My background is in computer science, specifically software engineering, and not really math heavy. I know the basics of calculus (the Thomas book) linear Algebra (Strang), and some Discrete Math, Graph Theory, Complexity and Algorithms and that's about it.

I was recently working on proving that the 8-slide puzzle states are divided in to 2 disjoint sets (AI exercise). I had no clue that permutation groups were such a large field of study on their own (I can't even understand the terminology in wikipedia articles, orbits? Cayley tables?), or that their study was Abstract Algebra stuff.

My question is, what is the learning path, book-wise or just topic wise (and I'll find the books later) for someone like me, to understand the basics of Group Theory (taking into account that I don't even know what it really is) and permutation groups more specifically?

P.S. I'm not asking because I want to solve my exercise (this was simple) it just seems a fascinating topic.


Another book which I find very accessible is Fraleigh's A First Course in Abstract Algebra, which would be a great start with which to begin, and requires no more in the way of prerequisites than you've already covered. You wouldn't need to cover all the material in Fraleigh's text, if you're interested primarily in group theory: the basics you'll need for getting an overview of groups (including permutation groups) is covered in the first half of the text, with some supplemental sections on groups included (among other topics) in the latter half. I've had a lot of success with using it in an undergraduate's first course in abstract algebra/modern algebra.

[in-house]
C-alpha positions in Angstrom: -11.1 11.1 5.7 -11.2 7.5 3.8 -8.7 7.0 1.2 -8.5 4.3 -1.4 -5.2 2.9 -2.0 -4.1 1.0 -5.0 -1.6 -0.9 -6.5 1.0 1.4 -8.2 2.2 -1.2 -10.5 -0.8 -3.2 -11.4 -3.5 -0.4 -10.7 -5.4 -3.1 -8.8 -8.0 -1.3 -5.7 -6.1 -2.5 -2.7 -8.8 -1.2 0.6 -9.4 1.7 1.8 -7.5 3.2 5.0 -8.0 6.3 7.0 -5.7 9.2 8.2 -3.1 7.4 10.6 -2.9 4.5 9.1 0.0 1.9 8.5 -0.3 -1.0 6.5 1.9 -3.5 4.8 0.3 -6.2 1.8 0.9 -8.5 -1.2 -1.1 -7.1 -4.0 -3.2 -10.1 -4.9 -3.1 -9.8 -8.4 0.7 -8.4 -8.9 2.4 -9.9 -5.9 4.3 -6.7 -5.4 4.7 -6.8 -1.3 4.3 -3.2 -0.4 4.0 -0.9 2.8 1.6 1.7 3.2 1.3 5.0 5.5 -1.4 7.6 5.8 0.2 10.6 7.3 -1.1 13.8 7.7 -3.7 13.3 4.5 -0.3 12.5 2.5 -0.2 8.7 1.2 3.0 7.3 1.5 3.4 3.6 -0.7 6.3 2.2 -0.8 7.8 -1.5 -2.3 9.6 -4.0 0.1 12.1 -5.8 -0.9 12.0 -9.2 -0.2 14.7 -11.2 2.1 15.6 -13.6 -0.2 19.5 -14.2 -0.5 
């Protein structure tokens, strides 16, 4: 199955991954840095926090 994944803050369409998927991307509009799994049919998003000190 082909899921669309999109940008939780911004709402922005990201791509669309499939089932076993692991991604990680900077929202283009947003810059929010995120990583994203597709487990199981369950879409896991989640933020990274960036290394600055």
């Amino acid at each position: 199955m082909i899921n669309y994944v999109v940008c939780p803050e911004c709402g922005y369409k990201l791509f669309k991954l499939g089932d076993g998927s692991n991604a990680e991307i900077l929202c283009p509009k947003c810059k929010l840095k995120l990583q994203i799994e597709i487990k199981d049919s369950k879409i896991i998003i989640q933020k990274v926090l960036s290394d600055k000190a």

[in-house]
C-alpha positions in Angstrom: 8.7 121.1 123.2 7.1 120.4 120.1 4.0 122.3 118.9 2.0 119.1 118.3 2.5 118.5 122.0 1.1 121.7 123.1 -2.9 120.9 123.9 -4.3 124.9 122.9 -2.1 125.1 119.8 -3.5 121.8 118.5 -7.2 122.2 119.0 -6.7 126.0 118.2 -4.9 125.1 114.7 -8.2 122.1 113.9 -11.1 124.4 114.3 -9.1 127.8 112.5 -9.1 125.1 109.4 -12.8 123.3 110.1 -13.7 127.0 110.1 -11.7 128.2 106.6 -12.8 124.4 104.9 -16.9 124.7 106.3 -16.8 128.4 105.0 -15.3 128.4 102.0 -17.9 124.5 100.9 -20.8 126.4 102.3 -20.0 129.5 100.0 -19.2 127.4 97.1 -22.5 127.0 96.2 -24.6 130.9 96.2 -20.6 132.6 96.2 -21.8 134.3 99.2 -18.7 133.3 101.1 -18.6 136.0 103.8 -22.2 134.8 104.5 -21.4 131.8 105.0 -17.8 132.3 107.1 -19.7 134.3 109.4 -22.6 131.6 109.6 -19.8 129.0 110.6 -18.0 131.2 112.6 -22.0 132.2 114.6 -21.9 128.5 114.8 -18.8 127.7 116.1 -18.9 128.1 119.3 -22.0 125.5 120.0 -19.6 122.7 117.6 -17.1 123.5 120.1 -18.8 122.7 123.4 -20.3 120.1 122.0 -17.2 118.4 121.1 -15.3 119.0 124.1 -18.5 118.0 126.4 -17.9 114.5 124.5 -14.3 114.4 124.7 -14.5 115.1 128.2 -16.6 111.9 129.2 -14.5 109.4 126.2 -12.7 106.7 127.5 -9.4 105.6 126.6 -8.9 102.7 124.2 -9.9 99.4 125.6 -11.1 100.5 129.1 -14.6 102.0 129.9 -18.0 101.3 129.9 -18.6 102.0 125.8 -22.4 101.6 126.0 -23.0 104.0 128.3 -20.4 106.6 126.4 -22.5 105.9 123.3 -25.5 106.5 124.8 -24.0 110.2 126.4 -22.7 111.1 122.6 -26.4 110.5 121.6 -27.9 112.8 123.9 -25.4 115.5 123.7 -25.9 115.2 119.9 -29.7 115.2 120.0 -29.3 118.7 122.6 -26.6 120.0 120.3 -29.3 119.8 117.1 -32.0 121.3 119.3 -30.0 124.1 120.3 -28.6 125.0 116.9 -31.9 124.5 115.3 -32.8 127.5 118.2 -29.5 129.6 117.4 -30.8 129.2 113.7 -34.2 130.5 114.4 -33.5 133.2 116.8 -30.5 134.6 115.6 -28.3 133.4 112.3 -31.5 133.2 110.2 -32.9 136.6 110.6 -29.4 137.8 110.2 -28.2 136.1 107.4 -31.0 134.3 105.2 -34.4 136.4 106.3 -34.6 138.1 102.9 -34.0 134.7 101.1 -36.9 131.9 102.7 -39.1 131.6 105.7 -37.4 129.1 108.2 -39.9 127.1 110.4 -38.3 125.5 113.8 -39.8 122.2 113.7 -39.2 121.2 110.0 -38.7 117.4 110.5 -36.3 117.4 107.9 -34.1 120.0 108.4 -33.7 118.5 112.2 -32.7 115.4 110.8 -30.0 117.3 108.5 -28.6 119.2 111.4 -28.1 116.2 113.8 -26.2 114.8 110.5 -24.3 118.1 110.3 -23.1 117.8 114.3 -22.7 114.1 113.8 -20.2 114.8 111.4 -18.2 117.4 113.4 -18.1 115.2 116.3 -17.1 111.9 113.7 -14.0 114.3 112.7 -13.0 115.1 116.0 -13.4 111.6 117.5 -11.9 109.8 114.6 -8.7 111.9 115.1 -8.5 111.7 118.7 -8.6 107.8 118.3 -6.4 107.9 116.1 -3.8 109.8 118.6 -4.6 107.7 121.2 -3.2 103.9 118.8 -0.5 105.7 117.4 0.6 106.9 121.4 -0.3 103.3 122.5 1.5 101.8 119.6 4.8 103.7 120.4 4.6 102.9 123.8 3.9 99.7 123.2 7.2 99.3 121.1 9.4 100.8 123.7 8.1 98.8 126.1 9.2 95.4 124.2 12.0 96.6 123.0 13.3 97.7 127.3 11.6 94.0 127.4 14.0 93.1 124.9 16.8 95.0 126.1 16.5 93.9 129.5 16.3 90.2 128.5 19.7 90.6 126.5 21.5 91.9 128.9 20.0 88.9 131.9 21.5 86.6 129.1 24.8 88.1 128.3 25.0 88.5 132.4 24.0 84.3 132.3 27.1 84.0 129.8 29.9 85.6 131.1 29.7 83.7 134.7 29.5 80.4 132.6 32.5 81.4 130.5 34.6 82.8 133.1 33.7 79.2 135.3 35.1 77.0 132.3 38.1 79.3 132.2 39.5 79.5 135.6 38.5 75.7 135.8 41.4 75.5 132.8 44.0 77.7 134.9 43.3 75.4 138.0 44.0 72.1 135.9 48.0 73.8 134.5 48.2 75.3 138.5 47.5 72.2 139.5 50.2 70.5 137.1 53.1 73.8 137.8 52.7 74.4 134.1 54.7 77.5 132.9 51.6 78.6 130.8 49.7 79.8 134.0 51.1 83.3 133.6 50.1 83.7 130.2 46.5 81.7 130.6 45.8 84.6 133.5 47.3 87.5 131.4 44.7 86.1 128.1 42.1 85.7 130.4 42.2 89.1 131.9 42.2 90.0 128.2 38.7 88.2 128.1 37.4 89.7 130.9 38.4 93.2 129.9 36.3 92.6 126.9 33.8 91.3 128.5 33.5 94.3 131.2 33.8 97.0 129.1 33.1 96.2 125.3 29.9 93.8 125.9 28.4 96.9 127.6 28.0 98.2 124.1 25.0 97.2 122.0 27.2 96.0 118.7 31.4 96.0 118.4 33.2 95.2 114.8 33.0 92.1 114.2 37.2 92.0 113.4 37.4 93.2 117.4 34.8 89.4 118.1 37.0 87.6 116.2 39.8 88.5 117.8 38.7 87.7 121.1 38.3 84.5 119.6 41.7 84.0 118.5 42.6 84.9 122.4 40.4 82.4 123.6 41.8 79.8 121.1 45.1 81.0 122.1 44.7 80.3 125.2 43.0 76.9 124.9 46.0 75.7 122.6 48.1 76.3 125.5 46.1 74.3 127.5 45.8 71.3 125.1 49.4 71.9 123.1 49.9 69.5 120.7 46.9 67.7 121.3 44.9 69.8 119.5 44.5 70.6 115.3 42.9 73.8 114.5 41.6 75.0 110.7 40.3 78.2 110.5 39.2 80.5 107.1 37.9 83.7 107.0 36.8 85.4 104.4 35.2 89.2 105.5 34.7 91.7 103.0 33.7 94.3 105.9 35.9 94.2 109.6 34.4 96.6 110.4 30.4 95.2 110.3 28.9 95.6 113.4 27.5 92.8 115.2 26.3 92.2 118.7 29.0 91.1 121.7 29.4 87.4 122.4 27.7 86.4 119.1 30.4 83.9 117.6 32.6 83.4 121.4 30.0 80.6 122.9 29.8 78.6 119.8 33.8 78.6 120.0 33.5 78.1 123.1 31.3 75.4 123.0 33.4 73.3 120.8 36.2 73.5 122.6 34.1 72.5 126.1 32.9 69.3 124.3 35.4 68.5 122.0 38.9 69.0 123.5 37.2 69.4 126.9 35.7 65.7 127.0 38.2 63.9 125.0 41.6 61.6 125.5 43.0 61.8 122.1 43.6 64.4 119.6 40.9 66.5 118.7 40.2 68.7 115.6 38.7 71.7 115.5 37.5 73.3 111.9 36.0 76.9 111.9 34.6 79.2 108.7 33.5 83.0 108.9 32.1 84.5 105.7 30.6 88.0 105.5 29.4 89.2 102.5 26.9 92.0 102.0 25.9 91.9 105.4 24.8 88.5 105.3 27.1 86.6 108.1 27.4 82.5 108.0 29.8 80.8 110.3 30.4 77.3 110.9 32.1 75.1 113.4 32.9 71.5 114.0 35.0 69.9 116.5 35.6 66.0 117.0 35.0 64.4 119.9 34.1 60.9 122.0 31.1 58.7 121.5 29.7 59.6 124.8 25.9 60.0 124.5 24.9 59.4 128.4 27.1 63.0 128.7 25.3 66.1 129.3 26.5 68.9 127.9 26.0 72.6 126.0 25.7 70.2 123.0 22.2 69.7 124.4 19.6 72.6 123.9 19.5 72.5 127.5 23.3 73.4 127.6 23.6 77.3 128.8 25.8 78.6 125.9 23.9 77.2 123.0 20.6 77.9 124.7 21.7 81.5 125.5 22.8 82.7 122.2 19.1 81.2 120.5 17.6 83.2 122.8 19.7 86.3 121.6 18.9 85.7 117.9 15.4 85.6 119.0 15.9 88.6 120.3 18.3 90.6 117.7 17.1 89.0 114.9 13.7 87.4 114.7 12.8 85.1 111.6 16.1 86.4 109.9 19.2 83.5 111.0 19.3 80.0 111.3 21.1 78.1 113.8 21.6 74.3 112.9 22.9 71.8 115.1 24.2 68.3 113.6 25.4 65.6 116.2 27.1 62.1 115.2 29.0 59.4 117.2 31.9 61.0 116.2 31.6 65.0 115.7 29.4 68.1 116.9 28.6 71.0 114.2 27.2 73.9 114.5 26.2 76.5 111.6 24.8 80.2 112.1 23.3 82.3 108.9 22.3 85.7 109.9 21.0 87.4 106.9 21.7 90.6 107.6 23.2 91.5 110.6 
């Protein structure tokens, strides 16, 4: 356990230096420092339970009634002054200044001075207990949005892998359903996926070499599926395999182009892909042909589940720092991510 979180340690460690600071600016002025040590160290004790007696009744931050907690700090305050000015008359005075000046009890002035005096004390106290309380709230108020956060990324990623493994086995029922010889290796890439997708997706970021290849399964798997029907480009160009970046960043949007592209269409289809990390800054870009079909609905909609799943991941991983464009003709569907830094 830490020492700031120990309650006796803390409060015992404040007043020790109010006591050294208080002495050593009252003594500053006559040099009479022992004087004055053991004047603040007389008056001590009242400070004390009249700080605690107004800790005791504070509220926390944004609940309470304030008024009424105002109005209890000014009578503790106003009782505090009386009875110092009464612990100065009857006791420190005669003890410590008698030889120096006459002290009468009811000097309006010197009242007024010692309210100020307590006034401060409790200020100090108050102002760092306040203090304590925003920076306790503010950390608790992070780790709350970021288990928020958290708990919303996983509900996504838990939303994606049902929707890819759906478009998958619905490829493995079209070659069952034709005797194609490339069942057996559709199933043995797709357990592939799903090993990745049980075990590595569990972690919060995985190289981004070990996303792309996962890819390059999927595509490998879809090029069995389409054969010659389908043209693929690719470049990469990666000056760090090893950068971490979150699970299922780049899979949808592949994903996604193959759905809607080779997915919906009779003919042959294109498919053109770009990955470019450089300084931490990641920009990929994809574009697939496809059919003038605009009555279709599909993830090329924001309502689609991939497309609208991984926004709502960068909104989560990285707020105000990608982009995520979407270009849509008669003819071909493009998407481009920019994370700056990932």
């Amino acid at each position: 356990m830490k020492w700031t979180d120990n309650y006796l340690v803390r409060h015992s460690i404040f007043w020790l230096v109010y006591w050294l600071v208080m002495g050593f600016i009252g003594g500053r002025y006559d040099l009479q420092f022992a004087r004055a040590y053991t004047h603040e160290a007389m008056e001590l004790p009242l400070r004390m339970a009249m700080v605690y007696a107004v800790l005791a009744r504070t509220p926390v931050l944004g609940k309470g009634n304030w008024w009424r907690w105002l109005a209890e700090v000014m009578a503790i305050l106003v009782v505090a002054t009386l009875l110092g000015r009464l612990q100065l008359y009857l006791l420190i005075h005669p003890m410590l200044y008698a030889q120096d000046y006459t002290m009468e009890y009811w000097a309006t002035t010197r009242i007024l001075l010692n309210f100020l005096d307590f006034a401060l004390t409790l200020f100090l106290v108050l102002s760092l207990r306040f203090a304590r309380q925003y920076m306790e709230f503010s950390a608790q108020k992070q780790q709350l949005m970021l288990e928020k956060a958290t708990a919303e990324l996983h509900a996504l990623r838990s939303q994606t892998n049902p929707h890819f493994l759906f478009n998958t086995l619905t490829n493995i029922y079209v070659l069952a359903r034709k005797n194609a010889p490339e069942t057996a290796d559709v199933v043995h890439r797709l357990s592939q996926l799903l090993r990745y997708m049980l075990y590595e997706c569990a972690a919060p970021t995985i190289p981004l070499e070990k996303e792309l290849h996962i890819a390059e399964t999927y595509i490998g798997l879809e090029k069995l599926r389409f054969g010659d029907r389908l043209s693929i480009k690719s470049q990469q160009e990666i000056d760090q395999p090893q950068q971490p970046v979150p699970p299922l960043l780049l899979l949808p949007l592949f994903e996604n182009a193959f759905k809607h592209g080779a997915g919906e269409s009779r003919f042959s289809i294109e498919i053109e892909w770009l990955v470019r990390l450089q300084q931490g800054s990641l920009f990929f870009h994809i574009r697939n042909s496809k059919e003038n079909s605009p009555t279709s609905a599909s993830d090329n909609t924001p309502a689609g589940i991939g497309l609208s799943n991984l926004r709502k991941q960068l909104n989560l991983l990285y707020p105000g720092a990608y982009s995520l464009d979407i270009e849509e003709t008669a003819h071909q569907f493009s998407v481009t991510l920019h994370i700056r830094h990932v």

It certainly wouldn't hurt to work through Fraleigh in conjunction with Dummit and Foote. They do a great job with group theory, and it is an excellent text, overall.

See this post: For more suggestions on abstract algebra texts, at varying levels of difficulty.

At any rate, once you have a basic "lay of the land" and familiarity with abstract algebra, with a focus on groups, then check into An introduction to the Theory of Groups by Joseph Rotman. It's a classic.

  • $\begingroup$ One text that is not included in that link which I like: M. Armstrong's Groups and Symmetry. It approaches group theory mostly via motivating examples in Euclidean geometry, and thus I found it a pleasure to read. It only deals with group theory, and there are more complete treatments, but it'll get you quickly acquainted with many important groups including permutation groups. $\endgroup$ Jul 12 '13 at 3:15
  • $\begingroup$ Thanks guys, going to the library to get Fraleigh's book for now $\endgroup$
    – foofootos
    Jul 12 '13 at 13:30
  • $\begingroup$ Very nice suggestion! Personally I found Dummit and Foote's book excellent. $\endgroup$
    – user63181
    Apr 20 '14 at 12:17

I saw that @amWhy posted a link including lots of references, but If you want to have a concrete base in Permutation Groups, I strongly suggest you to see the following books as well. :-)

  • Finite Permutation Groups by Helmut Wielandt.

  • Permutation Groups by John D. Dixon, Brian Mortimer.

  • $\begingroup$ There is a text for permutation groups written by the man who you have dedicated your answers and hints for - Peter Cameron - . if you know this text , Do you recommend it ? $\endgroup$ Jul 12 '13 at 13:09
  • 1
    $\begingroup$ @MathsLover: Yes yes it is a great one however I read Wielandt and some chapters of the second book. I prefer Wielandt. $\endgroup$
    – Mikasa
    Jul 12 '13 at 18:24

Hungerford's Abstract Algebra: An Introduction has a nice treatment of the theory and talks about permutation groups. It is written at a pretty easy level. When I first read it all I had under my belt was calculus and linear algebra. I found it very accessible. Artin's Algebra is a great book which I have found very useful in many areas including computer science. You may find it a little advanced though. You can probably just jump into basic group theory without reading anything else first. If you want to develop a background that may be beneficial you can read some number theory and combinatorics but I don't think this is necessary.


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